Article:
PubDate: 2017-03-28T14:49:28Z
      DOI: 10.1016/j.cobeha.2017.03.004
      Issue No: Vol. 16 (2017)
  • Apes, feathered apes, and pigeons: differences and similarities
    • Authors: Onur Güntürkün; Felix Ströckens; Damian Scarf; Mike Colombo
      Pages: 35 - 40
      Abstract: Publication date: August 2017
      Source:Current Opinion in Behavioral Sciences, Volume 16
      Author(s): Onur Güntürkün, Felix Ströckens, Damian Scarf, Mike Colombo
      Apes, corvids, and pigeons differ in their pallial/cortical neuron numbers, with apes ranking first and pigeons third. Do cognitive performances rank accordingly? If they would do, cognitive performance could be explained at a mechanistic level by computational capacity provided by neuron numbers. We discuss five areas of cognition (short-term memory, object permanence, abstract numerical competence, orthographic processing, self-recognition) in which apes, corvids, and pigeons have been tested with highly similar procedures. In all tests apes and corvids were on par, but also pigeons reached identical achievement levels in three tests. We suggest that higher neuron numbers are poor predictors of absolute cognitive ability, but better predict learning speed and the ability to flexibly transfer rules to novel situations.
      Graphical abstract image

      PubDate: 2017-03-28T14:49:28Z
      DOI: 10.1016/j.cobeha.2017.03.003
      Issue No: Vol. 16 (2017)
  • Human brain evolution
    • Authors: Andrey Verendeev; Chet C Sherwood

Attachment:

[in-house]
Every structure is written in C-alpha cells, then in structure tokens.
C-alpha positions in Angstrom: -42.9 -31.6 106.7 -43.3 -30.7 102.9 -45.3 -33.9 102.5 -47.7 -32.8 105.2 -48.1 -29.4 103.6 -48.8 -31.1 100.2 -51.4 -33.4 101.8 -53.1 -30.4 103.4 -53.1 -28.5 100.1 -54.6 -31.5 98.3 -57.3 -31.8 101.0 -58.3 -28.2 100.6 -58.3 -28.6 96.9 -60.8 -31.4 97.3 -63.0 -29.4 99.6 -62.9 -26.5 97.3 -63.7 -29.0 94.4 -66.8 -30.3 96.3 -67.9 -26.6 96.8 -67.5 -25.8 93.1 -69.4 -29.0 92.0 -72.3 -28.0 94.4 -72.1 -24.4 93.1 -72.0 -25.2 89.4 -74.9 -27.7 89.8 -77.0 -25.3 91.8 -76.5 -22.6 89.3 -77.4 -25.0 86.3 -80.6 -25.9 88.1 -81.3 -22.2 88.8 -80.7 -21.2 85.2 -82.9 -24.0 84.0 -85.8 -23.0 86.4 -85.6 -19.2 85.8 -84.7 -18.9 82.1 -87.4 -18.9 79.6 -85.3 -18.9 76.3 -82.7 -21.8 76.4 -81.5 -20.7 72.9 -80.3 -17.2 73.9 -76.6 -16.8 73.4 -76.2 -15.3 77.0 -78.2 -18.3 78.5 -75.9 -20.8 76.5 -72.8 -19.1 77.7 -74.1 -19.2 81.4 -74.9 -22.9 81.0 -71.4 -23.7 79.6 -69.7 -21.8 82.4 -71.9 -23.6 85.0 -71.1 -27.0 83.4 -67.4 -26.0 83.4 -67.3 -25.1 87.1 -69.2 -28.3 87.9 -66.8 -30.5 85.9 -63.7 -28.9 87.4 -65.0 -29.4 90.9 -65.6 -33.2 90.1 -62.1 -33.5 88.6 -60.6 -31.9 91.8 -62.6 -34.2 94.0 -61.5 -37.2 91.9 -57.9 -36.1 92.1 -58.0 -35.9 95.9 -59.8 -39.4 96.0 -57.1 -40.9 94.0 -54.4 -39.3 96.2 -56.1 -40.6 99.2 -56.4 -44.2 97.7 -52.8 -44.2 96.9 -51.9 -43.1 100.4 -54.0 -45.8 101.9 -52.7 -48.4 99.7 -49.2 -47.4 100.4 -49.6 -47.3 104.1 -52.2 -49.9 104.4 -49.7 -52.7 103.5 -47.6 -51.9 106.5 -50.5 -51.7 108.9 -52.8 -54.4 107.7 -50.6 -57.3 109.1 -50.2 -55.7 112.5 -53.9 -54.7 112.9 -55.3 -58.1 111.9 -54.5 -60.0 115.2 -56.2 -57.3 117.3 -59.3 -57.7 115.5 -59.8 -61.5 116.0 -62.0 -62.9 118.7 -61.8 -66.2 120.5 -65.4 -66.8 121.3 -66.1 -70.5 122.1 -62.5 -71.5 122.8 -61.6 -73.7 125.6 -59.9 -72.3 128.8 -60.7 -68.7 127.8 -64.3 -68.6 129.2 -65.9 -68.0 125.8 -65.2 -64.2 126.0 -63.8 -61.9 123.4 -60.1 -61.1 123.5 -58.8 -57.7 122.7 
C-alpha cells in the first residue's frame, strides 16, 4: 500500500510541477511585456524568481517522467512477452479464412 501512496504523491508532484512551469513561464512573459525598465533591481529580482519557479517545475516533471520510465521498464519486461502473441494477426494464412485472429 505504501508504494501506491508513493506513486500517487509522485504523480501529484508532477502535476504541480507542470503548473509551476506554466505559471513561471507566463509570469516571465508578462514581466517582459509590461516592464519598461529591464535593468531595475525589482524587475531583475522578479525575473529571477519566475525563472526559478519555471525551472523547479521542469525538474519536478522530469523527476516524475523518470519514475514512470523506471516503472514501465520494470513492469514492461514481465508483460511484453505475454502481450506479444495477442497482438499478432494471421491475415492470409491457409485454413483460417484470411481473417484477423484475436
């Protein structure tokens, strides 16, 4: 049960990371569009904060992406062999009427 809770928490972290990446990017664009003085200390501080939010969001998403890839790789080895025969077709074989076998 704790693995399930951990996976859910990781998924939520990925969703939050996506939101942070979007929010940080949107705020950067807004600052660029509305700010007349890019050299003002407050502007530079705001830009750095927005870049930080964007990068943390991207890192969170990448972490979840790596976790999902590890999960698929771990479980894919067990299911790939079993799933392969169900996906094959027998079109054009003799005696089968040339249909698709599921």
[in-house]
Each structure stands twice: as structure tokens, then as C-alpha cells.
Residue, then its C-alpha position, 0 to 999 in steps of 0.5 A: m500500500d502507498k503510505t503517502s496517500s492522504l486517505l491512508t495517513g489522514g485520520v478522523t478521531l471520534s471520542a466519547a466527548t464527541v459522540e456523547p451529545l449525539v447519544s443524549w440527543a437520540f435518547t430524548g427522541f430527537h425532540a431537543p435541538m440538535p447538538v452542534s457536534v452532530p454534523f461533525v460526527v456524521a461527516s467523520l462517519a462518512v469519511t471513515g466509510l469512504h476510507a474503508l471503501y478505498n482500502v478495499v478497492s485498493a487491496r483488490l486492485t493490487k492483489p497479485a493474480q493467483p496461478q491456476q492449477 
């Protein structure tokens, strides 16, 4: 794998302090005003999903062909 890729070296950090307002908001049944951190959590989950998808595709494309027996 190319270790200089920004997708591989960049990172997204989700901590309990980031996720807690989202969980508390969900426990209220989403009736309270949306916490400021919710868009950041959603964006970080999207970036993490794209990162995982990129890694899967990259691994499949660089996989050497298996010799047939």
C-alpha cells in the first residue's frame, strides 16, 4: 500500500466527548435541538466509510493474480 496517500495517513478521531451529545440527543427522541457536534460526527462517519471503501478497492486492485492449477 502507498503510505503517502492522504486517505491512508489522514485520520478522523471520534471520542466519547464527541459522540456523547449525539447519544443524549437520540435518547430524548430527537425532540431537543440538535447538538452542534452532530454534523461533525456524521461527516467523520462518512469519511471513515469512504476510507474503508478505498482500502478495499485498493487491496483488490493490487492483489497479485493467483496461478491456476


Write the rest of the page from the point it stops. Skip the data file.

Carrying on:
Pages: 41 - 45
      Abstract: Publication date: August 2017
      Source:Current Opinion in Behavioral Sciences, Volume 16
      Author(s): Andrey Verendeev, Chet C Sherwood
      Although we share evolutionary history with other primates, examples of apparent cognitive and behavioral discontinuity between humans and other species abound. Neuroanatomical and molecular differences that distinguish the human brain are evident at several levels of organization. Changes in overall anatomy include an increase in absolute and relative brain size. In addition, there may be novel parietal lobe areas in humans that are involved in processing of evermore fine-grained visuospatial information. Modifications in microstructure, such as the distribution patterns and morphology of neurons and glial cells are also significant. Finally, changes in expression of both mRNA and proteins reflect increased energy consumption and plasticity. All together, these brain specializations, when coupled with cultural forces, shaped the evolution of human cognition.

      PubDate: 2017-04-05T05:36:50Z
      DOI: 10.1016/j.cobeha.2017.02.003
      Issue No: Vol. 16 (2017)
  • Contemporary topics in fish cognition and behaviour
    • Authors: Catarina Vila Pouca; Culum Brown
      Pages: 46 - 52
      Abstract: Publication date: August 2017
      Source:Current Opinion in Behavioral Sciences, Volume 16
      Author(s): Catarina Vila Pouca, Culum Brown
      The field of fish cognition and behaviour is now well established and recent developments reflect a shift to mechanistic, comparative and theoretical approaches compared to early work. In this review we briefly summarise recent advances in four major areas of research: spatial learning, social cognition, numerical competency and cognition, consciousness and pain. The debate on whether fish are conscious and able to feel pain is particularly topical, and we discuss recent behavioural and adaptive arguments in favour of fish pain. In this review we also propose interesting avenues of research in which fish have been given little attention in comparison with other vertebrate species.

      PubDate: 2017-04-12T07:44:19Z
      DOI: 10.1016/j.cobeha.2017.03.002
      Issue No: Vol. 16 (2017)
  • The cognitive basis of individual recognition
    • Authors: Jessica L Yorzinski
      Pages: 53 - 57
      Abstract: Publication date: August 2017
      Source:Current Opinion in Behavioral Sciences, Volume 16
      Author(s): Jessica L Yorzinski